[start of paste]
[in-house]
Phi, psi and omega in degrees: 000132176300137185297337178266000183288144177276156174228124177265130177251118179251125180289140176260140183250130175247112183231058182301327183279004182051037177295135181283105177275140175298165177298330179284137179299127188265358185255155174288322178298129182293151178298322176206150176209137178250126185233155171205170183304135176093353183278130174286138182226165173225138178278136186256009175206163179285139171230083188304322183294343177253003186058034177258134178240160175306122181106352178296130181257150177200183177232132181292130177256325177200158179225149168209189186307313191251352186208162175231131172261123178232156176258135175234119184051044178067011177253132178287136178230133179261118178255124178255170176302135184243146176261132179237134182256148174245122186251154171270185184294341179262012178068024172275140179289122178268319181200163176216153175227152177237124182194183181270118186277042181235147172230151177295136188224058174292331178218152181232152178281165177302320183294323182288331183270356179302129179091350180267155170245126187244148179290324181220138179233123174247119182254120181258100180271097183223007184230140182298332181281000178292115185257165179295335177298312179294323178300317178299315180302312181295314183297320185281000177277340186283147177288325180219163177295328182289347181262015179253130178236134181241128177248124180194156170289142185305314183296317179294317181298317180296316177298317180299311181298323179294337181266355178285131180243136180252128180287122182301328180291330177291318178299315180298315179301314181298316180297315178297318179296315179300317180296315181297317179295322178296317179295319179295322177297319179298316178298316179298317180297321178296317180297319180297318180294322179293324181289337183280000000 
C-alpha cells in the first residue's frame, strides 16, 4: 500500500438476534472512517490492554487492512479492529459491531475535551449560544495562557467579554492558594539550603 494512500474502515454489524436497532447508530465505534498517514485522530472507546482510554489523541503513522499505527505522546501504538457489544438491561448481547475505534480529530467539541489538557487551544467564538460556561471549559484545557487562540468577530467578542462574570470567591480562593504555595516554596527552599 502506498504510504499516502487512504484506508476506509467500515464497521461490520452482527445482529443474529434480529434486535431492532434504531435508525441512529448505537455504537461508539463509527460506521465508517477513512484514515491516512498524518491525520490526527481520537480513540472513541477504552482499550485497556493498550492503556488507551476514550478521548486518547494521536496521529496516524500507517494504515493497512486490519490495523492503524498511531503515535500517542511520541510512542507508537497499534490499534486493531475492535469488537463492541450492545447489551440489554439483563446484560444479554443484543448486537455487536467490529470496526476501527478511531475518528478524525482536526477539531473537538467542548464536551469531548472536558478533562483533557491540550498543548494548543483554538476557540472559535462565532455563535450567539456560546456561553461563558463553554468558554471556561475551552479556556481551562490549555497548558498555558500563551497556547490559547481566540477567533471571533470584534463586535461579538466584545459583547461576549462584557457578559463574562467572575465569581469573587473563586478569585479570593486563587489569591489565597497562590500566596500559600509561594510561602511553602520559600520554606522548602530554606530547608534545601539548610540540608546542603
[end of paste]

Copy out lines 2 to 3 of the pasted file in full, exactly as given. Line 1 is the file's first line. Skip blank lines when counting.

Phi, psi and omega in degrees: 000132176300137185297337178266000183288144177276156174228124177265130177251118179251125180289140176260140183250130175247112183231058182301327183279004182051037177295135181283105177275140175298165177298330179284137179299127188265358185255155174288322178298129182293151178298322176206150176209137178250126185233155171205170183304135176093353183278130174286138182226165173225138178278136186256009175206163179285139171230083188304322183294343177253003186058034177258134178240160175306122181106352178296130181257150177200183177232132181292130177256325177200158179225149168209189186307313191251352186208162175231131172261123178232156176258135175234119184051044178067011177253132178287136178230133179261118178255124178255170176302135184243146176261132179237134182256148174245122186251154171270185184294341179262012178068024172275140179289122178268319181200163176216153175227152177237124182194183181270118186277042181235147172230151177295136188224058174292331178218152181232152178281165177302320183294323182288331183270356179302129179091350180267155170245126187244148179290324181220138179233123174247119182254120181258100180271097183223007184230140182298332181281000178292115185257165179295335177298312179294323178300317178299315180302312181295314183297320185281000177277340186283147177288325180219163177295328182289347181262015179253130178236134181241128177248124180194156170289142185305314183296317179294317181298317180296316177298317180299311181298323179294337181266355178285131180243136180252128180287122182301328180291330177291318178299315180298315179301314181298316180297315178297318179296315179300317180296315181297317179295322178296317179295319179295322177297319179298316178298316179298317180297321178296317180297319180297318180294322179293324181289337183280000000 
C-alpha cells in the first residue's frame, strides 16, 4: 500500500438476534472512517490492554487492512479492529459491531475535551449560544495562557467579554492558594539550603 494512500474502515454489524436497532447508530465505534498517514485522530472507546482510554489523541503513522499505527505522546501504538457489544438491561448481547475505534480529530467539541489538557487551544467564538460556561471549559484545557487562540468577530467578542462574570470567591480562593504555595516554596527552599 502506498504510504499516502487512504484506508476506509467500515464497521461490520452482527445482529443474529434480529434486535431492532434504531435508525441512529448505537455504537461508539463509527460506521465508517477513512484514515491516512498524518491525520490526527481520537480513540472513541477504552482499550485497556493498550492503556488507551476514550478521548486518547494521536496521529496516524500507517494504515493497512486490519490495523492503524498511531503515535500517542511520541510512542507508537497499534490499534486493531475492535469488537463492541450492545447489551440489554439483563446484560444479554443484543448486537455487536467490529470496526476501527478511531475518528478524525482536526477539531473537538467542548464536551469531548472536558478533562483533557491540550498543548494548543483554538476557540472559535462565532455563535450567539456560546456561553461563558463553554468558554471556561475551552479556556481551562490549555497548558498555558500563551497556547490559547481566540477567533471571533470584534463586535461579538466584545459583547461576549462584557457578559463574562467572575465569581469573587473563586478569585479570593486563587489569591489565597497562590500566596500559600509561594510561602511553602520559600520554606522548602530554606530547608534545601539548610540540608546542603